Thank you for submitting your literature review matrix.
You did a nice job. In addition to the comments here, you may find some comments in the paper view, and information related to grade point assignment in the grading rubric.
– Missing Evidence Level: Points were deducted due to missing information. Be sure to include the level of evidence (1, 2, 3, etc) in the second column. It is helpful to include the type of study as well, but it’s important to keep track of the quality of your evidence and this is easily evaluated by including the level for each article as you collect your evidence. You will be able to more easily evaluate whether or not your evidence leads you to determine if more research is needed, or not.
– Type of Study Needed: Note, under research design methodology the information needs to include the type of study as well. For example, is it a prospective quasi-experimental two-group comparison study, or a qualitative study using group interviews, etc etc. It is important to keep track of the quality of your evidence and this is easily evaluated by including the level for each article as well as the design description as you collect your evidence. You will be able to more easily evaluate whether or not your evidence leads you to determine if more research is needed, or not.
*Be sure that you continue to find literature that supports each aspect of your study, including the idea for your intervention, on your specific population, and justification as to why you feel you will get a certain outcome (hypothesis).
The matrix is a tool that can be very helpful as you complete your literature review write up. The note section for each article can be a very helpful for recalling the most pertinent points of the paper that support your research topic.
Keep the matrix handy and continue to take notes and add literature as you proceed through the course, and it becomes a very handy reference tool now, as well as in the future should you decide to proceed with your research.
The literature review process is often a time that we make adjustments to our research topic. The beautiful thing about searching literature is that we learn so much and develop even more expertise on our topics than we previously had. We learn and sometimes we also realize that some adjustments are needed to our research question.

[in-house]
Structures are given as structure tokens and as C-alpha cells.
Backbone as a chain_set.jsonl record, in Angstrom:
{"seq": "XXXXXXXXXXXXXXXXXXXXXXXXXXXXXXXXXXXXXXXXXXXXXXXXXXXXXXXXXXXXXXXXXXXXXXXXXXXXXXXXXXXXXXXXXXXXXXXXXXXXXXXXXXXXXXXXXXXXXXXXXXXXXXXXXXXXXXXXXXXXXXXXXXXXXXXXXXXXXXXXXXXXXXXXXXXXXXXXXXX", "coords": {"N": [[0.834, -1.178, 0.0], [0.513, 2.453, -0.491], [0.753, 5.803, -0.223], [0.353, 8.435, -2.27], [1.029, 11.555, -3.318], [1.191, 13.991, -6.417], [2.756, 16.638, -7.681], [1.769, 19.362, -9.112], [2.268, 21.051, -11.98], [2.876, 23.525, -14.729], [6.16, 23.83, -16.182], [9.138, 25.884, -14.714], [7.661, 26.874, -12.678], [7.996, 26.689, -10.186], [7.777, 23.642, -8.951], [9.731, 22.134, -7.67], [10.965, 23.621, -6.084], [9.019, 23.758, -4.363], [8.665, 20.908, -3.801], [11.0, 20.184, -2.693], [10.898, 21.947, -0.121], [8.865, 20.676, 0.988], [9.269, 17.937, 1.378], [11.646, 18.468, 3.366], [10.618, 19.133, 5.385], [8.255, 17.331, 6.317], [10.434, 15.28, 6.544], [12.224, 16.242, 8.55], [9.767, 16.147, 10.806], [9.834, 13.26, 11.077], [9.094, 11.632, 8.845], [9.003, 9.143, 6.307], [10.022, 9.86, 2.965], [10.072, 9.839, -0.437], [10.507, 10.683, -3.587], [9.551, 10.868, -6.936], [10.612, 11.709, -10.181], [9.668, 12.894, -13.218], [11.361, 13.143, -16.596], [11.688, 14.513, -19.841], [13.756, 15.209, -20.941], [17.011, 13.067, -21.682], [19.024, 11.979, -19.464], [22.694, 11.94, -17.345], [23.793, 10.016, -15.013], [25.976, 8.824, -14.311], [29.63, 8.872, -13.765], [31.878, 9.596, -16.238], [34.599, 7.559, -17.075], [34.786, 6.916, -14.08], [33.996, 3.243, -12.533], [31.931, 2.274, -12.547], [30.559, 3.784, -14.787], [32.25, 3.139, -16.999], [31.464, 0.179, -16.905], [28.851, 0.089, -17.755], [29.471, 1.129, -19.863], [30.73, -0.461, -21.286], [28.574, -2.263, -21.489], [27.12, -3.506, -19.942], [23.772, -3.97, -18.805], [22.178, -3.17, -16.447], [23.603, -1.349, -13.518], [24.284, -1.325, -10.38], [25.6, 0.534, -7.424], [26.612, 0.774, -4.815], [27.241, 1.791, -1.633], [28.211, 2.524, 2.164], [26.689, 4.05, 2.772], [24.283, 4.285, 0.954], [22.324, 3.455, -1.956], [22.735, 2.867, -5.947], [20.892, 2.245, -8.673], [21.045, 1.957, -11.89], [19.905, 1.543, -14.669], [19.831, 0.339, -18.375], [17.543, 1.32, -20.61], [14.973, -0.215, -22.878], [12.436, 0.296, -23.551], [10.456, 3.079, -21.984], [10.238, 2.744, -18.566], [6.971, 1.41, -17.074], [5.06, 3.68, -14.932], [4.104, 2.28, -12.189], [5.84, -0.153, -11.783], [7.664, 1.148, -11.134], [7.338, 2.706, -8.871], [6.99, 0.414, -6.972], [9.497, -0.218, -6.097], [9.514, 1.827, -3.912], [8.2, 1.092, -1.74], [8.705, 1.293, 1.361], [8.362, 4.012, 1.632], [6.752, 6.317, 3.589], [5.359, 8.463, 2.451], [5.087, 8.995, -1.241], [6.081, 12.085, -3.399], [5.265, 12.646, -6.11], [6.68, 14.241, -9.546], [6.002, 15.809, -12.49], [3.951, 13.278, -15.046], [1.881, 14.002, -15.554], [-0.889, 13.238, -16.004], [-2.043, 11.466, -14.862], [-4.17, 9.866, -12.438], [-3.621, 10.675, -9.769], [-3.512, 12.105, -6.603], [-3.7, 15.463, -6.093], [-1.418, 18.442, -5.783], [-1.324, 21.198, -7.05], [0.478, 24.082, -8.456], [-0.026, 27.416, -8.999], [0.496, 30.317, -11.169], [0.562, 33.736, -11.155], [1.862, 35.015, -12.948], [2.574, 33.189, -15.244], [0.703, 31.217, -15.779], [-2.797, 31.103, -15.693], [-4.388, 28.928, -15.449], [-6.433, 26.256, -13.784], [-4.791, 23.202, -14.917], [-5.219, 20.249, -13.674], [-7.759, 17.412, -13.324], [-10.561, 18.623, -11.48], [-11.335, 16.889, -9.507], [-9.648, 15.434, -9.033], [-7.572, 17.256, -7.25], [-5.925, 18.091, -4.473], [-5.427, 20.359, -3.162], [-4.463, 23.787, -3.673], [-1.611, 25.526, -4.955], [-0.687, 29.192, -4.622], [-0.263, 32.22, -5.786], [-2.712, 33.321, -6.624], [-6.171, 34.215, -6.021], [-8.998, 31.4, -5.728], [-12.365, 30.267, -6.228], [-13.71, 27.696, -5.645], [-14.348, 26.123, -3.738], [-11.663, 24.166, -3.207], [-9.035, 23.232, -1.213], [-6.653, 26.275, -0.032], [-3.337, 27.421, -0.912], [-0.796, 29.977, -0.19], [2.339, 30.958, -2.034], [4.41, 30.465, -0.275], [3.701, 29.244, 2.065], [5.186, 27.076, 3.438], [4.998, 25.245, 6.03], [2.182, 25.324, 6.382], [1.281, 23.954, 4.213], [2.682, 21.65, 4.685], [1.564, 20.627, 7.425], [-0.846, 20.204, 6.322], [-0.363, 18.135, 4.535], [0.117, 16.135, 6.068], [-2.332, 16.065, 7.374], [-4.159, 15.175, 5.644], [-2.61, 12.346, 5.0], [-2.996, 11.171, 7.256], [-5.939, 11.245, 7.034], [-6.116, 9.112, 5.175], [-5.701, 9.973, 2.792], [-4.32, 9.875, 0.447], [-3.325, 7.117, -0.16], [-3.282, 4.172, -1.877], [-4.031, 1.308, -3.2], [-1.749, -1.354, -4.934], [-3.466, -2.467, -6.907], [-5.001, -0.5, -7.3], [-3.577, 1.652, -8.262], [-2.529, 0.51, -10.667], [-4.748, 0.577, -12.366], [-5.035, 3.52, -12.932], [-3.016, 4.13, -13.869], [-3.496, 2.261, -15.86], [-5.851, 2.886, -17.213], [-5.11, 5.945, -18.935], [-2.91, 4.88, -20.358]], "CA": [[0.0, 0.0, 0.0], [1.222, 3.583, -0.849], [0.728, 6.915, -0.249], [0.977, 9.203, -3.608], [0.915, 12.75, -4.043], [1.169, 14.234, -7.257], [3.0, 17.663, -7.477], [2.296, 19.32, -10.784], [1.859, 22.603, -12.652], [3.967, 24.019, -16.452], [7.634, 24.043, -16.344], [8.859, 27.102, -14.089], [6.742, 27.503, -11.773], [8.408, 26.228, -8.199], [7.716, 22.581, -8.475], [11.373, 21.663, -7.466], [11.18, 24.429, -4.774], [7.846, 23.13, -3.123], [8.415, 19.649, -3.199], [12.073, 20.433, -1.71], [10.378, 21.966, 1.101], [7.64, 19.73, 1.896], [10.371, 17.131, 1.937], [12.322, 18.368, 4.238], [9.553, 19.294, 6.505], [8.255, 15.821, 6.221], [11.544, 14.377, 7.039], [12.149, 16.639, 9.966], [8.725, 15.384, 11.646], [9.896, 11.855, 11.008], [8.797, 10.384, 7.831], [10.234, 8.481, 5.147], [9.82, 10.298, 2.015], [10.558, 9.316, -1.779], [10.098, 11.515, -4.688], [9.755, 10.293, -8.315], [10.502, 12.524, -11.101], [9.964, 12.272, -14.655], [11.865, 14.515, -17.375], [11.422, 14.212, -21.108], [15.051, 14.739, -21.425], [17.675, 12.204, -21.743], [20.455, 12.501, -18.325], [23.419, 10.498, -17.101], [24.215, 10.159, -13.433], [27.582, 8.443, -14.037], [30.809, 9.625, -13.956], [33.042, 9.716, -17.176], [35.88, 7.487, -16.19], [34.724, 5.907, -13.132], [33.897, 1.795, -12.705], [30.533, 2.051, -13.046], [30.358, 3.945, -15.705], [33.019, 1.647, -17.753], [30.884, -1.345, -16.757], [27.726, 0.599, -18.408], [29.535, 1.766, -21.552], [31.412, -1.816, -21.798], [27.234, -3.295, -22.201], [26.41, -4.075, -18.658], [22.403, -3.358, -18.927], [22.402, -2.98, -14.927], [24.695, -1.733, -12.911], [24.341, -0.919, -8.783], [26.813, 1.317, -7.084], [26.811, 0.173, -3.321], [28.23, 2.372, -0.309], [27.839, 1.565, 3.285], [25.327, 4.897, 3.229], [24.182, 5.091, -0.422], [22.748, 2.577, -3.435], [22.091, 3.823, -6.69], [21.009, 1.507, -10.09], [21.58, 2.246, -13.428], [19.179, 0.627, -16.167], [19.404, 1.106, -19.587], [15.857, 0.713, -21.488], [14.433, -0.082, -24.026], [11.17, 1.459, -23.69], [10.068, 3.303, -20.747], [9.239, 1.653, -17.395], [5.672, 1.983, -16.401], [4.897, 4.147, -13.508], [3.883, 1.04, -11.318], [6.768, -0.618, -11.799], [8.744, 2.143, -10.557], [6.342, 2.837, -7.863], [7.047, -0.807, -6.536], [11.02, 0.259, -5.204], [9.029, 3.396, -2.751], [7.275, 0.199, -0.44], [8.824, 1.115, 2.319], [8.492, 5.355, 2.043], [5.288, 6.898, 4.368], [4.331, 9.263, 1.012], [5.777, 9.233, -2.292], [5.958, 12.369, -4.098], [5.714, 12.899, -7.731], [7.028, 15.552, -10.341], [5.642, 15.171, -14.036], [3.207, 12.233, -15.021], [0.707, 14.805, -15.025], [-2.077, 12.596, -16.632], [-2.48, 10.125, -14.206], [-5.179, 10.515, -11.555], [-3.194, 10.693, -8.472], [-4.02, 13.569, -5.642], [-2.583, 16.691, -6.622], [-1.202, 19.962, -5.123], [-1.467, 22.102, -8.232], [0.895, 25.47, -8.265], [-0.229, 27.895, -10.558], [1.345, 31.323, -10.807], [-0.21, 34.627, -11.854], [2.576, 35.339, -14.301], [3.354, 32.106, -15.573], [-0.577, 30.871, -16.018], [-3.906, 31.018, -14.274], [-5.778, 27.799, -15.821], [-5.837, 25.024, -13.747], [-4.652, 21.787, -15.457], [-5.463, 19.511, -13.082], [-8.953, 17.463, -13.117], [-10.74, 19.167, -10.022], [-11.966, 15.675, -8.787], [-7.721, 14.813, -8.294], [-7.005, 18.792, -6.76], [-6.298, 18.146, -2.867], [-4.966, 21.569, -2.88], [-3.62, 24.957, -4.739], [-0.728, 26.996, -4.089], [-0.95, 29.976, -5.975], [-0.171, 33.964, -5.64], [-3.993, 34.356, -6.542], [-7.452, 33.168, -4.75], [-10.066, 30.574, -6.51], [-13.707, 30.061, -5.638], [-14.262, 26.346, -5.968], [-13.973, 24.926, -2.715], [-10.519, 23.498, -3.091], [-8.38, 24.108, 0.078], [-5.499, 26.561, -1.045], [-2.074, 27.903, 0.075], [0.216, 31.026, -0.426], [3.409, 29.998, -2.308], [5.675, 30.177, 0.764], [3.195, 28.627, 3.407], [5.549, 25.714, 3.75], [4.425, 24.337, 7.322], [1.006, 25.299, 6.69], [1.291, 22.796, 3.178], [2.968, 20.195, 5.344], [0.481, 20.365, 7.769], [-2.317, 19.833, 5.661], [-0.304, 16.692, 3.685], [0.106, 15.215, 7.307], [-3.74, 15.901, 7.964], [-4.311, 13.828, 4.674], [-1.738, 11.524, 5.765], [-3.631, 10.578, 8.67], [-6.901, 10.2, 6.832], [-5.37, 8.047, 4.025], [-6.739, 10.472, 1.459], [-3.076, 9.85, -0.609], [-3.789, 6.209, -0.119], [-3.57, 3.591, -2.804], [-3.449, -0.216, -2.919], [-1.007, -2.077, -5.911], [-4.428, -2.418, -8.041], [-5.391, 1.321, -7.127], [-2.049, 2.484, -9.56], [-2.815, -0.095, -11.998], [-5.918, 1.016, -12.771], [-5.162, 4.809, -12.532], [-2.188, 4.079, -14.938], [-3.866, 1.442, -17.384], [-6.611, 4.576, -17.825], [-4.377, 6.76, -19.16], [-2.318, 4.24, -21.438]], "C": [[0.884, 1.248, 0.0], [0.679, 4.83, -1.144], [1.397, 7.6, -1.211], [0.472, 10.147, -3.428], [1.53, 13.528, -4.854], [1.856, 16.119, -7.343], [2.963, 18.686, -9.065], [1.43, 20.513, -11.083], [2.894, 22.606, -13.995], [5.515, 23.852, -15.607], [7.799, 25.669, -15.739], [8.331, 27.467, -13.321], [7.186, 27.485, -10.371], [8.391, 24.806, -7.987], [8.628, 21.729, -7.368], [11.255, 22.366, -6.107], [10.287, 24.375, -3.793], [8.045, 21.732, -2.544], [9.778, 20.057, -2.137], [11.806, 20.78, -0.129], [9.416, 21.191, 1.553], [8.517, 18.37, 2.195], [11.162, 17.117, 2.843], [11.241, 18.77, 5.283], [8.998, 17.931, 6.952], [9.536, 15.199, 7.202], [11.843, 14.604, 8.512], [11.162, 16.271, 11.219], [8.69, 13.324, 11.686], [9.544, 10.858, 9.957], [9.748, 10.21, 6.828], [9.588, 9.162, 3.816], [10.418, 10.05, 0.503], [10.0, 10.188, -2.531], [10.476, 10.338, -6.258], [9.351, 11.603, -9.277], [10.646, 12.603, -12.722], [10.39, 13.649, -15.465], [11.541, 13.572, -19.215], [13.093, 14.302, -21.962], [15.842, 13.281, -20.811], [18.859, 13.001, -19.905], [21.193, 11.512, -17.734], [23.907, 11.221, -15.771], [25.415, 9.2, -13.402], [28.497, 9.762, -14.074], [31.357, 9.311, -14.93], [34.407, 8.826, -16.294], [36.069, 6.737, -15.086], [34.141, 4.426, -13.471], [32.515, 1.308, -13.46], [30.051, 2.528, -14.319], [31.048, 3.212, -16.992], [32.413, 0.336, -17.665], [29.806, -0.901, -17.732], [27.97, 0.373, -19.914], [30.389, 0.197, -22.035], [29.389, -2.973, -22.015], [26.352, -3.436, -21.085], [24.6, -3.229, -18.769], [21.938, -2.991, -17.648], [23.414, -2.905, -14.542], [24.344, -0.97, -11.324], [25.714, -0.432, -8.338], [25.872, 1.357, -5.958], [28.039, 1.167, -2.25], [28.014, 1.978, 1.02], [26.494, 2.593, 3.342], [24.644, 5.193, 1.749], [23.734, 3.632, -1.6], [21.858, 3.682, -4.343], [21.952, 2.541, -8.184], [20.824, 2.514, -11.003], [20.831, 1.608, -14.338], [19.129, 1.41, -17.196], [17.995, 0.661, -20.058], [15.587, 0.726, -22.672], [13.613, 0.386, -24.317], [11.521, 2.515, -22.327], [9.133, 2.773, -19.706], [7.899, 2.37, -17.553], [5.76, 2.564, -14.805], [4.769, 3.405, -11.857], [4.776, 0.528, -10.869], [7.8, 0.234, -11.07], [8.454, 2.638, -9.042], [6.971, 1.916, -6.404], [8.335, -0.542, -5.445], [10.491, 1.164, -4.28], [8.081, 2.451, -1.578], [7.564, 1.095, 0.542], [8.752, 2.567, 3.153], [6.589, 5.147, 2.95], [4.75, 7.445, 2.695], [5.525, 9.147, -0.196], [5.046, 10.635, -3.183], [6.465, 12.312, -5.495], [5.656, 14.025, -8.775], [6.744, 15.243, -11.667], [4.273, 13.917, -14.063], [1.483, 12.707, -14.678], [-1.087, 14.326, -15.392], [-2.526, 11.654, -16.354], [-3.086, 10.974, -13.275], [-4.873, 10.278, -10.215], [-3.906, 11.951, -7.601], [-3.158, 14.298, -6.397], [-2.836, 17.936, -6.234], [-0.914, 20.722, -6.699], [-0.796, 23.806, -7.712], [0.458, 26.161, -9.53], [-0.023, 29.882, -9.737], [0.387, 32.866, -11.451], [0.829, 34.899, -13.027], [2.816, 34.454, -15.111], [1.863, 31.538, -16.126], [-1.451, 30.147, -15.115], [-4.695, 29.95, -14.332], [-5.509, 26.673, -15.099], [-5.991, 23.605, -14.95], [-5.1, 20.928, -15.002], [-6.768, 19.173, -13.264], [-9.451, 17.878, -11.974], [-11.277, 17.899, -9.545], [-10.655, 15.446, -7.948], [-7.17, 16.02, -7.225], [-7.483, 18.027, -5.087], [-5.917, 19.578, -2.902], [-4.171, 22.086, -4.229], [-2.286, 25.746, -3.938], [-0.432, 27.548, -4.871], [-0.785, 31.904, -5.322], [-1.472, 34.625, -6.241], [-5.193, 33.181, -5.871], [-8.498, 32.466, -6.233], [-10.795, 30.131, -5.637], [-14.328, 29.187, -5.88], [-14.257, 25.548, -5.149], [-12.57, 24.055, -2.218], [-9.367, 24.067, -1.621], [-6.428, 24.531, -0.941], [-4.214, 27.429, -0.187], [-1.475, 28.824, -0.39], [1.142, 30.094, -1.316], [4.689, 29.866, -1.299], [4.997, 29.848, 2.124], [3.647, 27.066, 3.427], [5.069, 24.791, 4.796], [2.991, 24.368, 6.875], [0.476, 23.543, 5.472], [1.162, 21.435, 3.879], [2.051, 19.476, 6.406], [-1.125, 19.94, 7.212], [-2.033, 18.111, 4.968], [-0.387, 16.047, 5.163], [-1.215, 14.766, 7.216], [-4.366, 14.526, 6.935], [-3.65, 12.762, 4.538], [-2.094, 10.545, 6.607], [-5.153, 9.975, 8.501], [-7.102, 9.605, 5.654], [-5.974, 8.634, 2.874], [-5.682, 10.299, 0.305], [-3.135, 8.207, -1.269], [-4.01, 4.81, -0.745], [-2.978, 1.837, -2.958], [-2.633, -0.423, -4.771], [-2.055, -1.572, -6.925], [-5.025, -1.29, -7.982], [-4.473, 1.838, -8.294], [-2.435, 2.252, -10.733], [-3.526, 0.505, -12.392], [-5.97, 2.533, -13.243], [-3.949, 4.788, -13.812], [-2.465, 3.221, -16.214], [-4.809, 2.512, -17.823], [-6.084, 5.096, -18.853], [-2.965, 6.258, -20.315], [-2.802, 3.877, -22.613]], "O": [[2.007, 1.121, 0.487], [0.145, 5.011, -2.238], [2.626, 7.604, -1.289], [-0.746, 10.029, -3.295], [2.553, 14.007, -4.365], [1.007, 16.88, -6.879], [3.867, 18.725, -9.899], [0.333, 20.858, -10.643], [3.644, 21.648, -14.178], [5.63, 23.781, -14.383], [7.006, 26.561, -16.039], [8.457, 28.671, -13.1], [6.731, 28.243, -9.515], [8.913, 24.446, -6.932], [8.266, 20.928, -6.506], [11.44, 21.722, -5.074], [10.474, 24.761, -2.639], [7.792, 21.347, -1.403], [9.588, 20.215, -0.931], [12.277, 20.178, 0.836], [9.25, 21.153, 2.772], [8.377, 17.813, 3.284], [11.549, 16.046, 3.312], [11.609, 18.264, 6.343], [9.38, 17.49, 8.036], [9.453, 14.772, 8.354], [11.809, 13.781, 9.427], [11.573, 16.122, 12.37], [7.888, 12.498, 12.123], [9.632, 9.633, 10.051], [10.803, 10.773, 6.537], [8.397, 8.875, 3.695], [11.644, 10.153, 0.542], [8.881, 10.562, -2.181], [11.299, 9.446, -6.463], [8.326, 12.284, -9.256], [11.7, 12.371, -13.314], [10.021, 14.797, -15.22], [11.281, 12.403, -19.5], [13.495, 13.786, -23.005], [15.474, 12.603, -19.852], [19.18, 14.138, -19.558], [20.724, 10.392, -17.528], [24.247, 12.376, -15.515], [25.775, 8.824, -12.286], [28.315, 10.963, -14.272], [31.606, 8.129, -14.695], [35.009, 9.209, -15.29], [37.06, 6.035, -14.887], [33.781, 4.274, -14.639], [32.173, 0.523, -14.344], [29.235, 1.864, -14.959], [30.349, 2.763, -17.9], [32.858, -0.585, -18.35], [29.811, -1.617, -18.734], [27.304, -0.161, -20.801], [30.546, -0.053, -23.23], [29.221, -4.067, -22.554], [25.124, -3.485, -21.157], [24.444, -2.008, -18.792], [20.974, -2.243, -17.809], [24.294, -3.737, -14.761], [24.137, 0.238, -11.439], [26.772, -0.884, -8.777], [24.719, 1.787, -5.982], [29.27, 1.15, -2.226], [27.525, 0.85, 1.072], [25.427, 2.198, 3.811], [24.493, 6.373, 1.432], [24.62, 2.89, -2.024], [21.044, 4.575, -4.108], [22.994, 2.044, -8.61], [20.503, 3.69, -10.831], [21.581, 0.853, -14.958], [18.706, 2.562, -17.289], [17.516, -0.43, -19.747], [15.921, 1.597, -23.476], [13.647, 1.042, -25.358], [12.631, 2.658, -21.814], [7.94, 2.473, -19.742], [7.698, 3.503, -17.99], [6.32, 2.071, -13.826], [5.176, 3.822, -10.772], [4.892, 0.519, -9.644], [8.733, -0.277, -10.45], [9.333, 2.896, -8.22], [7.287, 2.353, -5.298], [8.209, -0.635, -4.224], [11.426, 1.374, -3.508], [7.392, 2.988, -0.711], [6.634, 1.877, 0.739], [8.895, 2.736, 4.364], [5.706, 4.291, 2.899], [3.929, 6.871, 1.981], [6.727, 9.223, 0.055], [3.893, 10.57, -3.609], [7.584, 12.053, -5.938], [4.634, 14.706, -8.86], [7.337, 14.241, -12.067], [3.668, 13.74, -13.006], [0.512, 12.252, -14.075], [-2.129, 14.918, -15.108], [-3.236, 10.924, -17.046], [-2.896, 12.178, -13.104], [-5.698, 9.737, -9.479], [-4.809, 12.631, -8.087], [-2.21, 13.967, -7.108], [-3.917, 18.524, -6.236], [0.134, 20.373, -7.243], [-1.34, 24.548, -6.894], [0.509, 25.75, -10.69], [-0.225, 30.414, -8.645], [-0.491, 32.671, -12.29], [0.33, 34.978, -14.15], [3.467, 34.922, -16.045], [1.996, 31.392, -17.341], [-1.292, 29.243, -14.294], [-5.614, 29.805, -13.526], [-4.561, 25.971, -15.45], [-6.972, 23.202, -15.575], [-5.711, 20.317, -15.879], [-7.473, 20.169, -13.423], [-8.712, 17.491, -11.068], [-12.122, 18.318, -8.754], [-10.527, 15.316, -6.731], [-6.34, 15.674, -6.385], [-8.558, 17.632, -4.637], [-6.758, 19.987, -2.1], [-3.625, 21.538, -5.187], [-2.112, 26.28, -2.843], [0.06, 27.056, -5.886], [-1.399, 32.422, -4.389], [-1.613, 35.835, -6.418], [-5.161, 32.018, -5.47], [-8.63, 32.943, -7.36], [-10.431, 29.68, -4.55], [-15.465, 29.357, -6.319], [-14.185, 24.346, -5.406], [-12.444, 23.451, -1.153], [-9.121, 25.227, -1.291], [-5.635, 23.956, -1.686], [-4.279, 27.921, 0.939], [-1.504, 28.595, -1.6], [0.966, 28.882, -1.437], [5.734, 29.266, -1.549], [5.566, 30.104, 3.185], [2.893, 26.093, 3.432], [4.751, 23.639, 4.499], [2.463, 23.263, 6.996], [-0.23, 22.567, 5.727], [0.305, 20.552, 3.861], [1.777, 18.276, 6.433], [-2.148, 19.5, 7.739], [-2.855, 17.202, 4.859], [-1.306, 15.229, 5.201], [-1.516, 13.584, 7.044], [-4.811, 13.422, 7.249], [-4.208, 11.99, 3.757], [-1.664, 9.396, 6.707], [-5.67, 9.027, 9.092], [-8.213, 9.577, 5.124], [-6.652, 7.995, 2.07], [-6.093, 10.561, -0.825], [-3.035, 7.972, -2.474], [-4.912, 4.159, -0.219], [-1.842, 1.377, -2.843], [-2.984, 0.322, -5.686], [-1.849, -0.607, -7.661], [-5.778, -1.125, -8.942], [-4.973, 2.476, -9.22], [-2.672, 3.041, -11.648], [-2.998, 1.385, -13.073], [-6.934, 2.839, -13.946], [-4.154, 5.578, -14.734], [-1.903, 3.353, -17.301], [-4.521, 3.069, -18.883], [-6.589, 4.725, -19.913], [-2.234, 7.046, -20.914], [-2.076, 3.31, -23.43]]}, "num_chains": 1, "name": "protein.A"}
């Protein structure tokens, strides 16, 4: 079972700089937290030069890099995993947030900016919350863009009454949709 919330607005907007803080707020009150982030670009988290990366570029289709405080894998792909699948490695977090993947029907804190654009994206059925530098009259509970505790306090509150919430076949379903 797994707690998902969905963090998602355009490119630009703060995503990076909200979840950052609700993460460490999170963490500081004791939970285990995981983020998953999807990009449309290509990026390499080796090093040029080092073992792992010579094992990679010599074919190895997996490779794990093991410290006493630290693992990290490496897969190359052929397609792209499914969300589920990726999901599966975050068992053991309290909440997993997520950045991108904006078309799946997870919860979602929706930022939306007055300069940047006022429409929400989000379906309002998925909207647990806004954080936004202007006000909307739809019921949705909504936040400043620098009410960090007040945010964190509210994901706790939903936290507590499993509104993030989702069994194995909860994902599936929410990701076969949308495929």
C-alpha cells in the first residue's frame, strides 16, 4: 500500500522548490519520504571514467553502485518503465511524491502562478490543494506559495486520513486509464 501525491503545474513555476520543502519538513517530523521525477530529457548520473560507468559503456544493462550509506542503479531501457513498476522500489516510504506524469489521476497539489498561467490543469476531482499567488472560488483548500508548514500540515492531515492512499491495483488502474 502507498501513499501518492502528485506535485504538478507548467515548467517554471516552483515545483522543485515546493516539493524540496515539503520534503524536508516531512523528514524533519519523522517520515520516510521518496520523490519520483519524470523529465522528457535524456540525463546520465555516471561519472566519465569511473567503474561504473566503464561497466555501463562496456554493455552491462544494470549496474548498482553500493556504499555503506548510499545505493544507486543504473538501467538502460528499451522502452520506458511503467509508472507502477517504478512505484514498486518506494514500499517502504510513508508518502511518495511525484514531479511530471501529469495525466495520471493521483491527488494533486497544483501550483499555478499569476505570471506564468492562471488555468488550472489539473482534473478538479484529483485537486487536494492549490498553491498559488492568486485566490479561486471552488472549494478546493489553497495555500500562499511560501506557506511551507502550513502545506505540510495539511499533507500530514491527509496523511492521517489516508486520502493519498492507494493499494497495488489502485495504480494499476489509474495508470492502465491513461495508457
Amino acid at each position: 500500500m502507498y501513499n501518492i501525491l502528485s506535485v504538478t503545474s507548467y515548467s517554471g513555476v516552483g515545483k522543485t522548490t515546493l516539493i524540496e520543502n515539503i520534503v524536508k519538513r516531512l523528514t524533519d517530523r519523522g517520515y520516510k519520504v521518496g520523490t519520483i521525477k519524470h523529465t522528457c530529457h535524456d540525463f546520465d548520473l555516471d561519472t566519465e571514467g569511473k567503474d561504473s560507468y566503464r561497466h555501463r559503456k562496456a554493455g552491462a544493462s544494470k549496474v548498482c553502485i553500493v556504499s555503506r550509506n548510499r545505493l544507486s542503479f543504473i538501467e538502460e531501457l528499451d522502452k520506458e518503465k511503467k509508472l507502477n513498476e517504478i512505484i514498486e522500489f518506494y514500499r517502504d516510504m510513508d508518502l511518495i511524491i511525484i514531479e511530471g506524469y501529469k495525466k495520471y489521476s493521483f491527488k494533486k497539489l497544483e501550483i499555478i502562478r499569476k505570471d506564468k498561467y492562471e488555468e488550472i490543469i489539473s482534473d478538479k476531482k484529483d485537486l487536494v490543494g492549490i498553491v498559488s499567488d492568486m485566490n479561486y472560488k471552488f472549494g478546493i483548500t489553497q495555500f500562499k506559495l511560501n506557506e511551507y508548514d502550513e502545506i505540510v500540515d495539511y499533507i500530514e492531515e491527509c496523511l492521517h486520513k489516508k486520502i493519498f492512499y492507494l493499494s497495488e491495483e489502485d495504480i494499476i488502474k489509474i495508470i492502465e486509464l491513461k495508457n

1. Did you find that your research question is still too “broad” with several different possible avenues to follow for your research? You may need to be more specific with your question so that you can be as focused as possible. It will help avoid many headaches in the coming weeks. For example, if your proposal was for non-chemical intervention on methods to prevent hair-loss during chemotherapy, you may find several types of interventions. Changing your research question to focus solely on a specific non-chemical intervention (as opposed to general non-chemical interventions) to prevent hair loss during chemotherapy, helps focus you question and the study becomes much more practical.
2. Did you find that there were already a lot of studies on your exact topic? Remember that if there is already an adequate body of research on a topic, it is not research, even if it has not been implemented in your particular organization. You will want to do develop a research proposal and contribute new generalizable knowledge to the field of nursing. What did those studies in regards to related topics that require more research? Often within the articles that are reporting on completed research, we can find a strengths and weakness section, and suggestions for future research needed on a topic. This can be an excellent way to find where there are still knowledge gaps in your area of interest – and then you can develop just the right wording for your topic.
Do not be afraid to write me and let me know that you need to change your topic slightly to help fine-tune your research proposal.
Please let me know if you have any questions and keep up the good work.